Global Citizenship

Global Citizens | Part II

Five Levels of Global Citizens

Mark Gerzon

When basic freedoms take root, citizenship begins to evolve. To understand this process of evolution, let us use the analogy of computer software, which is continually being upgraded. Today, in almost every society around the world, five levels of ‘civic software’ are in operation. As global citizens, it is our responsibility to be familiar with all five.

Here is a chart that summarizes this evolution:

  • Citizen 1.0 – Worldview based on one’s self (egocentric)
  • Citizen 2.0 – Worldview based on one’s group (ideocentric)
  • Citizen 3.0 – Worldview based on one’s nation (sociocentric)
  • Citizen 4.0 – Worldview based on multiple cultures (multicentric)
  • Citizen 5.0 – Worldview based on the whole earth (geocentric)

Citizen 1.0

At the most rudimentary level, Citizen 1.0 looks out only for his or her own interest. It is ‘egocentric’ in that it is about ‘my’ interests, and nothing more. Despite the negative connotations of the word ‘egotistic,’ it is an extremely important and healthy stage in our development as citizens. This most basic level of civic identity—based on one’s own individual interests, needs and attitudes—is necessary. But, as all human beings instinctively know, it is simply not enough. Just as human infants cannot survive if someone—a parent, a relative or another caregiver—does not look out for their interest, neither can civilization survive unless the level of civic awareness moves beyond that of Citizen 1.0.

For example, in both the western USA where I live and in rural China where I recently lectured (my previous book Leading Through Conflict has been translated into Mandarin and Cantonese), I encounter communities who are dealing with conflicts over water. When dams are built, the flow of irrigation water to the surrounding farms is affected. Conflicts often flare because each farmer is fighting for his water supply. When citizens are only ‘out for themselves,’ conflict is endless and often unproductive.

Citizen 2.0

In all cultures, civic awareness evolves to Citizen 2.0, in which the focus shifts from individual to group identity. Citizen 2.0 emerges when we find others with whom we share common interests, and connect our individual wants or identities to others and form a group, tribe, clan, party or company. Instead of thinking exclusively in terms of what personally benefits ‘me,’ we think in terms of a larger ‘us.’ This group identity may be ethnic or tribal, or it may be embodied in a formal ‘-ism’ of some kind (whether Catholicism or corporatism, communism or anti-communism). But as different as these groups may be, they have in common that their members identify with a unit larger than themselves but smaller than the nation. While their passports may indicate that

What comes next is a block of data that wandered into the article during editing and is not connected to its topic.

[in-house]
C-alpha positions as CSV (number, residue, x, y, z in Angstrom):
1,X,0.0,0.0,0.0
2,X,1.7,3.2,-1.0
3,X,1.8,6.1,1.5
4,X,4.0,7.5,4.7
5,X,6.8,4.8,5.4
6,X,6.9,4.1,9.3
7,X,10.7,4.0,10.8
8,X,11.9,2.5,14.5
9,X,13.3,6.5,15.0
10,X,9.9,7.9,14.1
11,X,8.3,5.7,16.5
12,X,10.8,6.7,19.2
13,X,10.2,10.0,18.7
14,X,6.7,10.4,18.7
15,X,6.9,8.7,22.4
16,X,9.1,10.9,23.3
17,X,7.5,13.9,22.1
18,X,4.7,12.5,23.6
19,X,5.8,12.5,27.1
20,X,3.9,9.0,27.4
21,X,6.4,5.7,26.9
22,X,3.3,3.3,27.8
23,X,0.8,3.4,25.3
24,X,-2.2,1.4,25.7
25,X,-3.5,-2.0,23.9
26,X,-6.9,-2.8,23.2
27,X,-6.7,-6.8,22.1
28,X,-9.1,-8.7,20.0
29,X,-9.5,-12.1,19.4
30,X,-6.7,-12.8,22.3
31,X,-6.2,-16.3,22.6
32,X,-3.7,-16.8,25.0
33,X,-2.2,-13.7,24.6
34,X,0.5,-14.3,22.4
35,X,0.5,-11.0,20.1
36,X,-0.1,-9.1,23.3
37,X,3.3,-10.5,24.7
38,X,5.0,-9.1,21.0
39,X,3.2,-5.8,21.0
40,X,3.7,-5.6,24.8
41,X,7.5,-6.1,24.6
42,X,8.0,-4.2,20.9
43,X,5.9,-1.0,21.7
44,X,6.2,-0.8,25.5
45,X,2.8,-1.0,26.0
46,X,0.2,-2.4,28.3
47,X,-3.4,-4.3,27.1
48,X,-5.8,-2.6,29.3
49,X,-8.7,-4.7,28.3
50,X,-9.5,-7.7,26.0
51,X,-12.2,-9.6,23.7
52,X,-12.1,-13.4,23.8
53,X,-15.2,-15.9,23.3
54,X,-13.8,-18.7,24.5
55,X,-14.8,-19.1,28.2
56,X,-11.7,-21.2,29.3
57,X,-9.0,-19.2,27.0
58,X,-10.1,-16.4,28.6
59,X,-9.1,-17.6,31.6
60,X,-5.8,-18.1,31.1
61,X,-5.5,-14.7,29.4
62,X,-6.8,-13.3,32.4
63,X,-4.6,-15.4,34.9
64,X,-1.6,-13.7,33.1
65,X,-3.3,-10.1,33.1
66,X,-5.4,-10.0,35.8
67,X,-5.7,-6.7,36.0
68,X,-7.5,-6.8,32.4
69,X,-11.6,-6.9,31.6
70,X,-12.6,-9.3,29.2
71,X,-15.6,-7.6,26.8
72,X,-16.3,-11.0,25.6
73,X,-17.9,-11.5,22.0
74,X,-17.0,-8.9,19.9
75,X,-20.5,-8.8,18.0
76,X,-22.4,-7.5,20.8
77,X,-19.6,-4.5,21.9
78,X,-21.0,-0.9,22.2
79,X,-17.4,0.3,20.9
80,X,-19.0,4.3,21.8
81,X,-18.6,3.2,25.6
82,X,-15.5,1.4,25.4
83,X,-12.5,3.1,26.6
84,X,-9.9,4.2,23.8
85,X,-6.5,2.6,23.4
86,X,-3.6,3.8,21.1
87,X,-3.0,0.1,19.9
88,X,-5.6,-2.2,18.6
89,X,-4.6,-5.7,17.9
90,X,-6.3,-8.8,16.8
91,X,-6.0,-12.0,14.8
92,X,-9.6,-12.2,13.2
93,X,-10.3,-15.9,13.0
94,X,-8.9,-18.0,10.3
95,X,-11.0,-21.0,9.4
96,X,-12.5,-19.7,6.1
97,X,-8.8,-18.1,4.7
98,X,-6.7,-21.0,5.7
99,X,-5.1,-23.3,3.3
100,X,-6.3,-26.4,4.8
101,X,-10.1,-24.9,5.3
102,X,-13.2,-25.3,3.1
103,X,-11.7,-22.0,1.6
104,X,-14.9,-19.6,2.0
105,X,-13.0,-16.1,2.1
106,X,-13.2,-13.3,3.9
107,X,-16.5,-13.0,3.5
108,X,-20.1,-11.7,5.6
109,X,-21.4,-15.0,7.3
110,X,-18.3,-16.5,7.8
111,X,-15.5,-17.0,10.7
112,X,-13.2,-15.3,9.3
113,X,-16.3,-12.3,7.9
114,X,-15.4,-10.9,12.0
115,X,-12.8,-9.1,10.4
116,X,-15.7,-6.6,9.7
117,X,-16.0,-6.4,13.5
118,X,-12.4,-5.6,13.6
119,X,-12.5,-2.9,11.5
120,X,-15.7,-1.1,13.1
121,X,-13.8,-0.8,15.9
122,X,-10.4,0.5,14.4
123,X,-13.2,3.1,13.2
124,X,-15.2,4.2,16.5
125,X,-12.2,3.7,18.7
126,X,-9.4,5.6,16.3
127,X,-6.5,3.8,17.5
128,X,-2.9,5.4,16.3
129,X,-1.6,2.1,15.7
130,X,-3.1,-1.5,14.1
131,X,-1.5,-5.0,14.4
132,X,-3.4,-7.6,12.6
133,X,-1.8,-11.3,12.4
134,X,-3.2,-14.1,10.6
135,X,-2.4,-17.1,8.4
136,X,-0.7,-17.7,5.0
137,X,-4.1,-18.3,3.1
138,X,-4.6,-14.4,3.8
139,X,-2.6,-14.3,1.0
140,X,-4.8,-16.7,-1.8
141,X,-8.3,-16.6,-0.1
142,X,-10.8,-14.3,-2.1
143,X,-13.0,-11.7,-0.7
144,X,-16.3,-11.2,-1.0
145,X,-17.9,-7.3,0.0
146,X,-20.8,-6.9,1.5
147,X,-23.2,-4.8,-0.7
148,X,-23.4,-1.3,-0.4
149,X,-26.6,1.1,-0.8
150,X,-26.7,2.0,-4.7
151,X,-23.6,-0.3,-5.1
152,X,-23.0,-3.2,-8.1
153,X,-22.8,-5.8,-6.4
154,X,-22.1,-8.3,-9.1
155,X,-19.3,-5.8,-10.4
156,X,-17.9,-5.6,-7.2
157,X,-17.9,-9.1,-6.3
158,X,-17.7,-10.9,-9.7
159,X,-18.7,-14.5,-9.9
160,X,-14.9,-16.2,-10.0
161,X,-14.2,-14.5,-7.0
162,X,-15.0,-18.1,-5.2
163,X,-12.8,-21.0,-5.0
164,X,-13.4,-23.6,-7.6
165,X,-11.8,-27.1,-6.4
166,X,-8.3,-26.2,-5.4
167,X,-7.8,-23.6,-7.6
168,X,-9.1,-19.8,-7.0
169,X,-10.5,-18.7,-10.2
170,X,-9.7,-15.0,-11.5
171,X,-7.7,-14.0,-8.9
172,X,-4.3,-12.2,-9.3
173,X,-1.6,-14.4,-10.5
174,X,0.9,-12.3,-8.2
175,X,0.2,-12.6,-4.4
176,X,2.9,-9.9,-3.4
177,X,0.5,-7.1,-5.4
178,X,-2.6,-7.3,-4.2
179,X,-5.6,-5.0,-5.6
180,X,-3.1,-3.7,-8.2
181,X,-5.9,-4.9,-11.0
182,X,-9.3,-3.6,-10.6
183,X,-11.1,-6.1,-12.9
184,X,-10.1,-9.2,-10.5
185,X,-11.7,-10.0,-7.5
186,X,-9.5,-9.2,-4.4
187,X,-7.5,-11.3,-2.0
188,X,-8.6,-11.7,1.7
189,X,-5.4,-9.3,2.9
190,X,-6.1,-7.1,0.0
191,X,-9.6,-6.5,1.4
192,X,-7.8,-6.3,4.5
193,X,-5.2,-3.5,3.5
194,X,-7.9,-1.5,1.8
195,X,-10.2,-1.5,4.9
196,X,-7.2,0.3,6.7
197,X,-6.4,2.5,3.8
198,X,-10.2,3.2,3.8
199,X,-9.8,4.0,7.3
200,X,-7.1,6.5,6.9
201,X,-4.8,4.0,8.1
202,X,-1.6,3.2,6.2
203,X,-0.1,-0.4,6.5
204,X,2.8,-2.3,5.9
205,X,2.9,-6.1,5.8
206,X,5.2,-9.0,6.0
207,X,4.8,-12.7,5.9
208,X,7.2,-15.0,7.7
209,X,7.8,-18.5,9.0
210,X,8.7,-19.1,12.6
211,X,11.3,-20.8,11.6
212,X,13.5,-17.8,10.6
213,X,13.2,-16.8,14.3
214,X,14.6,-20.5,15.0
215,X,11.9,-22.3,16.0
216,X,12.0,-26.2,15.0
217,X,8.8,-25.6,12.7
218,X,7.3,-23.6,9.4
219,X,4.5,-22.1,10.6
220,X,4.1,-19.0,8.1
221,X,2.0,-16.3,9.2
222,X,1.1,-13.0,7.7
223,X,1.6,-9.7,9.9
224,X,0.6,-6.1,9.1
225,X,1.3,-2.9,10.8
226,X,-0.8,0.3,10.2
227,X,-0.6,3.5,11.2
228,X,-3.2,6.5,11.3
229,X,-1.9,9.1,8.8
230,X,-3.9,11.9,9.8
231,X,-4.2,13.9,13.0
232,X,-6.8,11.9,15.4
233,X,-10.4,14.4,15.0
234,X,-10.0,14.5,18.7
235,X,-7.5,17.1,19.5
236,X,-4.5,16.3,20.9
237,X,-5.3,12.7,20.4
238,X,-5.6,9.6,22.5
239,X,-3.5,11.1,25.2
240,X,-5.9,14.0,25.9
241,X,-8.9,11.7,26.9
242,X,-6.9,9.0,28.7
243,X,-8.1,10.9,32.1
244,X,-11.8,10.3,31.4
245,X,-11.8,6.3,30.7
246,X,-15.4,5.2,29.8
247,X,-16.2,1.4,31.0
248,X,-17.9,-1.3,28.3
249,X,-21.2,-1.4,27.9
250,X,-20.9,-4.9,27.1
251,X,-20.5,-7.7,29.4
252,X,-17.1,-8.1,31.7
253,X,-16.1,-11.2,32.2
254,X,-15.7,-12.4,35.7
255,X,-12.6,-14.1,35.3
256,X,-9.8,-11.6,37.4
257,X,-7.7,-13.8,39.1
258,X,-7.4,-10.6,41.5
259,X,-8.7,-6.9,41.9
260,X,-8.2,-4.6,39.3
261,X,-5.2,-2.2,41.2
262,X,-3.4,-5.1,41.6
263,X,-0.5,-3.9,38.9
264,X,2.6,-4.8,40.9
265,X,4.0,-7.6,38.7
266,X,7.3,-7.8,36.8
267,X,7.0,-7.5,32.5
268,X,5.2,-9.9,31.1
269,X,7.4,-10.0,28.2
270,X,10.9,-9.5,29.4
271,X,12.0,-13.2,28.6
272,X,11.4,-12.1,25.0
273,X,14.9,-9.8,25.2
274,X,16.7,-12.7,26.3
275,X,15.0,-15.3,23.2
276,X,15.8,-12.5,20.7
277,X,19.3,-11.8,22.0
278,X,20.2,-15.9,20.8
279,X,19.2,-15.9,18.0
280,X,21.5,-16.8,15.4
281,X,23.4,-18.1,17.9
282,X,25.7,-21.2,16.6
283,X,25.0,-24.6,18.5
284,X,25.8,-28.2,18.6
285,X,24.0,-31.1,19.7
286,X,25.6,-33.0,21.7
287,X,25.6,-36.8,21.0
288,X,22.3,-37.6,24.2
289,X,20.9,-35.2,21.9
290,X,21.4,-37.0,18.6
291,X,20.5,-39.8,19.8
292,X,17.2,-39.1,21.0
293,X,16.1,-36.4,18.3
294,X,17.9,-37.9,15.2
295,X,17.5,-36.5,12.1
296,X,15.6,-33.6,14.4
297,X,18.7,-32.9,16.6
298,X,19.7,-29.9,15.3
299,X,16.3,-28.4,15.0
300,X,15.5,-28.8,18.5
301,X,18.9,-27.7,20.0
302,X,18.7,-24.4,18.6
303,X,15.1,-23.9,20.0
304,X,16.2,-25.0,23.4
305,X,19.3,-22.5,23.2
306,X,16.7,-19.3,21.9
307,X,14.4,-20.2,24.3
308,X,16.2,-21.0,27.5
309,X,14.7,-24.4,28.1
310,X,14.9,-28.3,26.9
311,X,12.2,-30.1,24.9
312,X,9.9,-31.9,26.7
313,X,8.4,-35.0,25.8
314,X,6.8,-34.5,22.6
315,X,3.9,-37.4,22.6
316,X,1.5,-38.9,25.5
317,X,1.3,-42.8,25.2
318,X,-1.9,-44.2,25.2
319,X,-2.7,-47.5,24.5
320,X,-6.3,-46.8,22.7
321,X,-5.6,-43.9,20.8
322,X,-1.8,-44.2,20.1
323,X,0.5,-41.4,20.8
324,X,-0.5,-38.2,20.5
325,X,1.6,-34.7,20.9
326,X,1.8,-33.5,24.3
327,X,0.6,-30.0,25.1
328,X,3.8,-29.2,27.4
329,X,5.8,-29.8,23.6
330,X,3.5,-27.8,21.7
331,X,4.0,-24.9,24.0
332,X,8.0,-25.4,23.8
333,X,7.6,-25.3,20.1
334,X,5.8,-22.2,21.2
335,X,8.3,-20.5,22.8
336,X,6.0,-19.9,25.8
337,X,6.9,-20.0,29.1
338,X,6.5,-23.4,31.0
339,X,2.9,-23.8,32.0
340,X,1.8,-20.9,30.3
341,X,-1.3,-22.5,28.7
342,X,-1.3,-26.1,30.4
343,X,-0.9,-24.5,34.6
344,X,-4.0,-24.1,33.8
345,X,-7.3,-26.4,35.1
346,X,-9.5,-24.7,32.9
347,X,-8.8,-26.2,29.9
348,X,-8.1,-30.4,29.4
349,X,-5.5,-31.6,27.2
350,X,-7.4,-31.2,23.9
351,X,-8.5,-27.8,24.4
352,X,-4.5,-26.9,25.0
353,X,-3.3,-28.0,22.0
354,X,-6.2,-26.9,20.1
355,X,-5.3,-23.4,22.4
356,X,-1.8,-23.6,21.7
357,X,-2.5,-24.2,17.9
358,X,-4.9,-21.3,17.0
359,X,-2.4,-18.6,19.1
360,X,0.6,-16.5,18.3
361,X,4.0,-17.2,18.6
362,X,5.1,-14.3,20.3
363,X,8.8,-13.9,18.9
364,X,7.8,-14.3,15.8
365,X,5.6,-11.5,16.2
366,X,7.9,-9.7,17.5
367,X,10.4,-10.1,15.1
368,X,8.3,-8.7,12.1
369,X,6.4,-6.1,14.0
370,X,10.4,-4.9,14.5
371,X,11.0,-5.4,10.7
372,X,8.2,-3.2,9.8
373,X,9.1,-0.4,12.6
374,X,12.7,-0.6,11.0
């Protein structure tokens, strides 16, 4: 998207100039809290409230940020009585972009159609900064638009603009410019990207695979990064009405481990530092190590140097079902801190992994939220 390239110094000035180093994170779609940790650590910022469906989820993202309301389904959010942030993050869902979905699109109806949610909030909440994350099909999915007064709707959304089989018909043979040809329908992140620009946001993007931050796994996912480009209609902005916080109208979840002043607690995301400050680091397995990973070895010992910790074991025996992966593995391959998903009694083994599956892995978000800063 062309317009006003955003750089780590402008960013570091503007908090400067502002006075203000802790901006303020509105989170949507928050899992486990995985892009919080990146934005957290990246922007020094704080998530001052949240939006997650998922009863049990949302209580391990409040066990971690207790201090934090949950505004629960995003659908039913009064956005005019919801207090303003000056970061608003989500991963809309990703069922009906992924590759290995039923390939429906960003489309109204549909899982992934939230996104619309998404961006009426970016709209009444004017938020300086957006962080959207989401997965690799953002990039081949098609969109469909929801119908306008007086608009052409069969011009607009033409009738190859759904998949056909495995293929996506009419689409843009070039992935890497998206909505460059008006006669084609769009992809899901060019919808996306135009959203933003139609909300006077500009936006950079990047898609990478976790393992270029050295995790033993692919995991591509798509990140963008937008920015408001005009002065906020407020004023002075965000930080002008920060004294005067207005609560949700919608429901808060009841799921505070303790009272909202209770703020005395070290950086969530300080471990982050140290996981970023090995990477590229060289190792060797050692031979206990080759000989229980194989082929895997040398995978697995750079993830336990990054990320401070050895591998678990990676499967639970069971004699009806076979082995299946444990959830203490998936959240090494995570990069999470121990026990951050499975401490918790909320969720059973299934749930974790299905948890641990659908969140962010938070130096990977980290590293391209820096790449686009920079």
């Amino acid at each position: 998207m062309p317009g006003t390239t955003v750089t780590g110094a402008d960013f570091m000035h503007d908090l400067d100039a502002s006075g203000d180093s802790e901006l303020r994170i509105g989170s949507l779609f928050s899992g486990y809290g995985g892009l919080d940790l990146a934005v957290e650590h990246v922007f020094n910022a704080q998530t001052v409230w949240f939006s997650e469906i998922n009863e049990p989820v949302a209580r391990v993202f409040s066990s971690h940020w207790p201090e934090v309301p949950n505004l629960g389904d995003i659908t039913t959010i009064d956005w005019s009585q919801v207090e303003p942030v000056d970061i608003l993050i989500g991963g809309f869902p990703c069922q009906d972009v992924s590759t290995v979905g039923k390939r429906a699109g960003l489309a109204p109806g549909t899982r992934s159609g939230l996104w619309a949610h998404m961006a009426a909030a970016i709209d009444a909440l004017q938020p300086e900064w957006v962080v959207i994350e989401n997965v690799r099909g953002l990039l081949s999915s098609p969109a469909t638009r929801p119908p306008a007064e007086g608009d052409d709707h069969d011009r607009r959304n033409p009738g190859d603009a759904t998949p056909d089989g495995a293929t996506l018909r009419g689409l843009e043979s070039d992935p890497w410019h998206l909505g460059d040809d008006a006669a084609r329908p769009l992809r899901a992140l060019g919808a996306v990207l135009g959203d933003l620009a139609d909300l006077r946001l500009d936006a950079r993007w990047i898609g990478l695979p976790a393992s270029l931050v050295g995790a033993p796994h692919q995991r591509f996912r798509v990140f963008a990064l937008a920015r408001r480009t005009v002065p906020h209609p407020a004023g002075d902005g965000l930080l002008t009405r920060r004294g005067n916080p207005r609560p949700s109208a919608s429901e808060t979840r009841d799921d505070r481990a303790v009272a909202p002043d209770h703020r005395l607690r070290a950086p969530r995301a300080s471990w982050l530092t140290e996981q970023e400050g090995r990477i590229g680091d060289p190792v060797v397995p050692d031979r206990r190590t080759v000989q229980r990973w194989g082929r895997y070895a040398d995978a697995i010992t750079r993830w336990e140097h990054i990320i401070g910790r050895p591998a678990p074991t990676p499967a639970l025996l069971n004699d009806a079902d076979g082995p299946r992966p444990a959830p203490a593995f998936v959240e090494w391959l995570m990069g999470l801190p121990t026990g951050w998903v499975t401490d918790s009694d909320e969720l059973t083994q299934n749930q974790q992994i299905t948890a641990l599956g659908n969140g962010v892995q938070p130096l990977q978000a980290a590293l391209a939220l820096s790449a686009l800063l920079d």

they are Russian, or Brazilian, or Canadian, Citizen 2.0’s in fact do not identify with the nation. They identify more with their particular subgroup than with the nation itself.

Seen positively, Citizen 2.0 is a widening of our identity so that we feel connected with others who are ‘like us.’ We are no longer isolated, atomized individuals seeking our own private advantage, but part of a larger, cohesive group that seeks resources and influences policy. Working within a framework of democratic institutions, these ‘interest groups’ represent the diverse elements of a society. Visit any nation—from Australia to Afghanistan to America—and one finds these sub-national identities vying for control.

Not long after the economic and political crisis that devastated Argentina, I spent several days in Buenos Aires working with leaders of several political parties. I was struck once again by the universal paradox: they were all Argentineans who loved their country and were concerned about its future, yet each party’s leaders were undermining and scheming and fighting against the others. I experienced the same paradox in nations as diverse as Israel, Nepal, Russia and the United States. Up close, every nation, to quote Abraham Lincoln, is a ‘house divided against itself.’

When a nation is dominated by one of these 2.0 subgroups, the results can be catastrophic. At its worst, Citizenship 2.0 can lead to civil war, ethnic cleansing and, if unopposed, genocide. Most of today’s wars are civil wars, rooted in hatred between competing groups that are defined by tribe, race, ethnicity, religion or ideology. “The explosion of communal violence is the paramount issue facing the human rights movement today,” concluded Kenneth Ross, acting executive director of Human Rights Watch. “And containing the abuses committed in the name of ethnic or religious groups will be our foremost challenge for the years to come.”

In addition to ideology, racial or ethnic identification also characterizes Citizen 2.0. Jacqueline Adhiambo-Oduol, who teaches intercultural communication in Nairobi, has observed this level of citizenship in Kenyan politics. “We are still facing a challenge in Kenya of developing national integrity,” she observes. “When a judge or other high official is appointed, the first question we tend to ask is not whether he or she has the necessary qualifications. Instead, we ask from what ethnic community they come. Are they Kikuyu? Are they Luo?”